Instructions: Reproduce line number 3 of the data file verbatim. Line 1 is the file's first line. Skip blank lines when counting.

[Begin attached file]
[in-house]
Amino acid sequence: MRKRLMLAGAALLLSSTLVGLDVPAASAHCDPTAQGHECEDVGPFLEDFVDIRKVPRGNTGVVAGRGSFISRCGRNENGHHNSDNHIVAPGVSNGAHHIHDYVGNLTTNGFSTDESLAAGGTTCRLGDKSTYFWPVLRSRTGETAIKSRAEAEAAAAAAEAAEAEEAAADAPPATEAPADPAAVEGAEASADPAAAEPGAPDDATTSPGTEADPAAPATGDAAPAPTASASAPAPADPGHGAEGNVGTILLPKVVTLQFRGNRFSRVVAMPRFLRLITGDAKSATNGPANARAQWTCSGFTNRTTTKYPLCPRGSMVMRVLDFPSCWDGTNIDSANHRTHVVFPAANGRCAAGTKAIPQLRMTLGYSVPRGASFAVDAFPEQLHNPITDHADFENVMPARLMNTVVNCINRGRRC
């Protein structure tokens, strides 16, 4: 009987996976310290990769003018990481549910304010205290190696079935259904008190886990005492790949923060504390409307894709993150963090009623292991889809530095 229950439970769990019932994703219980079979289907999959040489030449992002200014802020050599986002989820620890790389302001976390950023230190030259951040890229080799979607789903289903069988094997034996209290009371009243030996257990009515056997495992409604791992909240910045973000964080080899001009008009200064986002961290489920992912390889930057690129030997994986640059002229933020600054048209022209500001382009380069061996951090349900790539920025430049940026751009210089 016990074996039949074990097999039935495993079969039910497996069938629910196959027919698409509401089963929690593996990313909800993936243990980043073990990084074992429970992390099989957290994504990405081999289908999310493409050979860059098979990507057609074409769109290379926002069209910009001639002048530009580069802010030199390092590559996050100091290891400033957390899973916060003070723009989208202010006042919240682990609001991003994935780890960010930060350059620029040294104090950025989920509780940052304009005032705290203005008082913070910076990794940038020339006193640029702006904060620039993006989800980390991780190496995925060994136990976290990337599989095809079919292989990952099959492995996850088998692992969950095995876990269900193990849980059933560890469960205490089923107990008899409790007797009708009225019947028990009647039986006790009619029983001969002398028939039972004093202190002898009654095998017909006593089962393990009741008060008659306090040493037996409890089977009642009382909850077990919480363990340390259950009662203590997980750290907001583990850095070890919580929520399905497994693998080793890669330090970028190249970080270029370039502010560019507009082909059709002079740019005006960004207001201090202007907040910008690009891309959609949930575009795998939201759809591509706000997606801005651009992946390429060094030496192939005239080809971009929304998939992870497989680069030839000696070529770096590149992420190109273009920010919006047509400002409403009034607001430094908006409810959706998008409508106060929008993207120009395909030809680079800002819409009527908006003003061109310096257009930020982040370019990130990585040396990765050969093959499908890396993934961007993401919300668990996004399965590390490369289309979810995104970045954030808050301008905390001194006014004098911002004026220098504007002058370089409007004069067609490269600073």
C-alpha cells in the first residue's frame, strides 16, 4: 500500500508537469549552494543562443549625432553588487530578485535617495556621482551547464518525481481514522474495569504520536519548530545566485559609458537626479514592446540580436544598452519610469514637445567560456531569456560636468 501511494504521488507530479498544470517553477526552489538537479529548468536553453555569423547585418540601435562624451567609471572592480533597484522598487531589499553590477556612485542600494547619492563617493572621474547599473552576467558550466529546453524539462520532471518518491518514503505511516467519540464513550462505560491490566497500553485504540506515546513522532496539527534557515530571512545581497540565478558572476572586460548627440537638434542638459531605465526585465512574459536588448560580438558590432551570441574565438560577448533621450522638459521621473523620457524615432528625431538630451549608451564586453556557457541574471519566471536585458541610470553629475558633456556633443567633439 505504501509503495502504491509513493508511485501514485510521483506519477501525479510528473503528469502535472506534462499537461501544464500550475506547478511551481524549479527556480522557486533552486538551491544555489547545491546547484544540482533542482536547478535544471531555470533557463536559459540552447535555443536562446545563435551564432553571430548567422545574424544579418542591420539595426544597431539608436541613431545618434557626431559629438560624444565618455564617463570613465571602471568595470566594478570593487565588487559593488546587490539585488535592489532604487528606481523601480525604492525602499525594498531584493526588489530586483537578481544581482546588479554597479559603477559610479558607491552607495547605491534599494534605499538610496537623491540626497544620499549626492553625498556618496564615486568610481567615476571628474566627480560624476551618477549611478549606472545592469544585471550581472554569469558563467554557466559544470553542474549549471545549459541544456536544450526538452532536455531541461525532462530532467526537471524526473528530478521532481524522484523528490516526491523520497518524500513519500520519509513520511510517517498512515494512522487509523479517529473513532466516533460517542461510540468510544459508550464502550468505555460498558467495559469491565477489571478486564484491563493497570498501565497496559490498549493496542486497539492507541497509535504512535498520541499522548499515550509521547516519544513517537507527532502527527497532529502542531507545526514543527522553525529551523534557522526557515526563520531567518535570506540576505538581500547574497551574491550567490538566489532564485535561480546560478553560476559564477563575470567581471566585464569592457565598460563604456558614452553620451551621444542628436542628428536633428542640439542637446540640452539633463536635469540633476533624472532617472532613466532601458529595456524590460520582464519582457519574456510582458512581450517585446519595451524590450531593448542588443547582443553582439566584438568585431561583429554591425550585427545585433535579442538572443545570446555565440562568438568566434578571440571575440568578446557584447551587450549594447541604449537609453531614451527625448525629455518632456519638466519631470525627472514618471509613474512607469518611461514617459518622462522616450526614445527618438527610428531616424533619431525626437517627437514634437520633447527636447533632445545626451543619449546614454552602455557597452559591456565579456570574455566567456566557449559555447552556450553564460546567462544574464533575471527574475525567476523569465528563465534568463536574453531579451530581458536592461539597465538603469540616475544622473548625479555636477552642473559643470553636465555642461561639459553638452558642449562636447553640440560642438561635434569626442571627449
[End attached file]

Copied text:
């Protein structure tokens, strides 16, 4: 009987996976310290990769003018990481549910304010205290190696079935259904008190886990005492790949923060504390409307894709993150963090009623292991889809530095 229950439970769990019932994703219980079979289907999959040489030449992002200014802020050599986002989820620890790389302001976390950023230190030259951040890229080799979607789903289903069988094997034996209290009371009243030996257990009515056997495992409604791992909240910045973000964080080899001009008009200064986002961290489920992912390889930057690129030997994986640059002229933020600054048209022209500001382009380069061996951090349900790539920025430049940026751009210089 016990074996039949074990097999039935495993079969039910497996069938629910196959027919698409509401089963929690593996990313909800993936243990980043073990990084074992429970992390099989957290994504990405081999289908999310493409050979860059098979990507057609074409769109290379926002069209910009001639002048530009580069802010030199390092590559996050100091290891400033957390899973916060003070723009989208202010006042919240682990609001991003994935780890960010930060350059620029040294104090950025989920509780940052304009005032705290203005008082913070910076990794940038020339006193640029702006904060620039993006989800980390991780190496995925060994136990976290990337599989095809079919292989990952099959492995996850088998692992969950095995876990269900193990849980059933560890469960205490089923107990008899409790007797009708009225019947028990009647039986006790009619029983001969002398028939039972004093202190002898009654095998017909006593089962393990009741008060008659306090040493037996409890089977009642009382909850077990919480363990340390259950009662203590997980750290907001583990850095070890919580929520399905497994693998080793890669330090970028190249970080270029370039502010560019507009082909059709002079740019005006960004207001201090202007907040910008690009891309959609949930575009795998939201759809591509706000997606801005651009992946390429060094030496192939005239080809971009929304998939992870497989680069030839000696070529770096590149992420190109273009920010919006047509400002409403009034607001430094908006409810959706998008409508106060929008993207120009395909030809680079800002819409009527908006003003061109310096257009930020982040370019990130990585040396990765050969093959499908890396993934961007993401919300668990996004399965590390490369289309979810995104970045954030808050301008905390001194006014004098911002004026220098504007002058370089409007004069067609490269600073």